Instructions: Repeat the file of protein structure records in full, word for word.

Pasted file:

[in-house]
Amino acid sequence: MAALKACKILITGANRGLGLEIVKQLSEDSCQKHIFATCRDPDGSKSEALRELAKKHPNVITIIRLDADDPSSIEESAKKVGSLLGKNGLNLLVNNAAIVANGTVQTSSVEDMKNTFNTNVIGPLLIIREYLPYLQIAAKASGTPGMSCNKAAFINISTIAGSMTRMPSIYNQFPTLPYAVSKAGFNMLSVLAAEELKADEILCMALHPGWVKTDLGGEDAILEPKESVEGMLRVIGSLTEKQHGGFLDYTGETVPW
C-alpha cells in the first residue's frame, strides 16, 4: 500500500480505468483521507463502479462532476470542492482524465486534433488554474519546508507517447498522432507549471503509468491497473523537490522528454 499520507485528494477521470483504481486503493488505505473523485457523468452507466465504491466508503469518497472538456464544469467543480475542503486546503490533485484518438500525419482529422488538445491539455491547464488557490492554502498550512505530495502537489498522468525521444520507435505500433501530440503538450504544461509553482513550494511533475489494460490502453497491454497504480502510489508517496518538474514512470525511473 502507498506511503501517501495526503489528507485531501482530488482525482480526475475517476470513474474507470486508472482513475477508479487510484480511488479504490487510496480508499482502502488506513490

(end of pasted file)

[in-house]
Amino acid sequence: MAALKACKILITGANRGLGLEIVKQLSEDSCQKHIFATCRDPDGSKSEALRELAKKHPNVITIIRLDADDPSSIEESAKKVGSLLGKNGLNLLVNNAAIVANGTVQTSSVEDMKNTFNTNVIGPLLIIREYLPYLQIAAKASGTPGMSCNKAAFINISTIAGSMTRMPSIYNQFPTLPYAVSKAGFNMLSVLAAEELKADEILCMALHPGWVKTDLGGEDAILEPKESVEGMLRVIGSLTEKQHGGFLDYTGETVPW
C-alpha cells in the first residue's frame, strides 16, 4: 500500500480505468483521507463502479462532476470542492482524465486534433488554474519546508507517447498522432507549471503509468491497473523537490522528454 499520507485528494477521470483504481486503493488505505473523485457523468452507466465504491466508503469518497472538456464544469467543480475542503486546503490533485484518438500525419482529422488538445491539455491547464488557490492554502498550512505530495502537489498522468525521444520507435505500433501530440503538450504544461509553482513550494511533475489494460490502453497491454497504480502510489508517496518538474514512470525511473 502507498506511503501517501495526503489528507485531501482530488482525482480526475475517476470513474474507470486508472482513475477508479487510484480511488479504490487510496480508499482502502488506513490